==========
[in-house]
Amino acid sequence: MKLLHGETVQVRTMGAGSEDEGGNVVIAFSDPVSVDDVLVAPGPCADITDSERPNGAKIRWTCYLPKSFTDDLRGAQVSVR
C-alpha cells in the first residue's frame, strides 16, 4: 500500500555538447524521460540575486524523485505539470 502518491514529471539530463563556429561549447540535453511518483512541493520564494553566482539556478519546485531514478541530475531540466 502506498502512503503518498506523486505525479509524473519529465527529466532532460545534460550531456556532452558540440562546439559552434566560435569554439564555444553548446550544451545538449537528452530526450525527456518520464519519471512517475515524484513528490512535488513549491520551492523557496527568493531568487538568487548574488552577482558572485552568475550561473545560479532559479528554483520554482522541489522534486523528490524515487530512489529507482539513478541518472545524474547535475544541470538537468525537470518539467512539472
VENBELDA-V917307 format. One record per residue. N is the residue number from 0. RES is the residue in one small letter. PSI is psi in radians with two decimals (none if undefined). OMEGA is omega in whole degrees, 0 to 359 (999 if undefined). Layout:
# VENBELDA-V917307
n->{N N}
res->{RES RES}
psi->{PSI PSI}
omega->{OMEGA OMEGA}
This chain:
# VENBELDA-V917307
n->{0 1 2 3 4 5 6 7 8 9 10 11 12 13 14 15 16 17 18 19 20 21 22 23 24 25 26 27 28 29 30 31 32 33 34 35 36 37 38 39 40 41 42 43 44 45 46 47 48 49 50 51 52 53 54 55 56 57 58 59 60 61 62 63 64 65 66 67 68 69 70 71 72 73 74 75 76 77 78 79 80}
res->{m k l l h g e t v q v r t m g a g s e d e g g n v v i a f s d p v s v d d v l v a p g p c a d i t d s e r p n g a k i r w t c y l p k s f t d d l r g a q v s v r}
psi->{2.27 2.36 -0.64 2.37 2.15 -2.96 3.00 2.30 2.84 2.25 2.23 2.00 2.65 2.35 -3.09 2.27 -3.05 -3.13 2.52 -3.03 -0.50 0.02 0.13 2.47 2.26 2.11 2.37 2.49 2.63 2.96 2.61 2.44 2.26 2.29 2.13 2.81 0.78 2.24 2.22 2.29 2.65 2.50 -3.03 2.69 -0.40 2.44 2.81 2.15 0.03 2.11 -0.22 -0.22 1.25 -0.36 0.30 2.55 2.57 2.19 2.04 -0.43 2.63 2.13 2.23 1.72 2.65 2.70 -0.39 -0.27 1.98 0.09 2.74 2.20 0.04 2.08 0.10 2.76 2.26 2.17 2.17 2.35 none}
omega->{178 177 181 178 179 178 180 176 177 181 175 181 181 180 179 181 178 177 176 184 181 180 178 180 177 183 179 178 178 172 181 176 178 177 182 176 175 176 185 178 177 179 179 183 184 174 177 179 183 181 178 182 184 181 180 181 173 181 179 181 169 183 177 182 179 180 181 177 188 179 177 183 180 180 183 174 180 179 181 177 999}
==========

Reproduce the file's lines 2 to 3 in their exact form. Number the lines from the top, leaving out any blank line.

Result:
Amino acid sequence: MKLLHGETVQVRTMGAGSEDEGGNVVIAFSDPVSVDDVLVAPGPCADITDSERPNGAKIRWTCYLPKSFTDDLRGAQVSVR
C-alpha cells in the first residue's frame, strides 16, 4: 500500500555538447524521460540575486524523485505539470 502518491514529471539530463563556429561549447540535453511518483512541493520564494553566482539556478519546485531514478541530475531540466 502506498502512503503518498506523486505525479509524473519529465527529466532532460545534460550531456556532452558540440562546439559552434566560435569554439564555444553548446550544451545538449537528452530526450525527456518520464519519471512517475515524484513528490512535488513549491520551492523557496527568493531568487538568487548574488552577482558572485552568475550561473545560479532559479528554483520554482522541489522534486523528490524515487530512489529507482539513478541518472545524474547535475544541470538537468525537470518539467512539472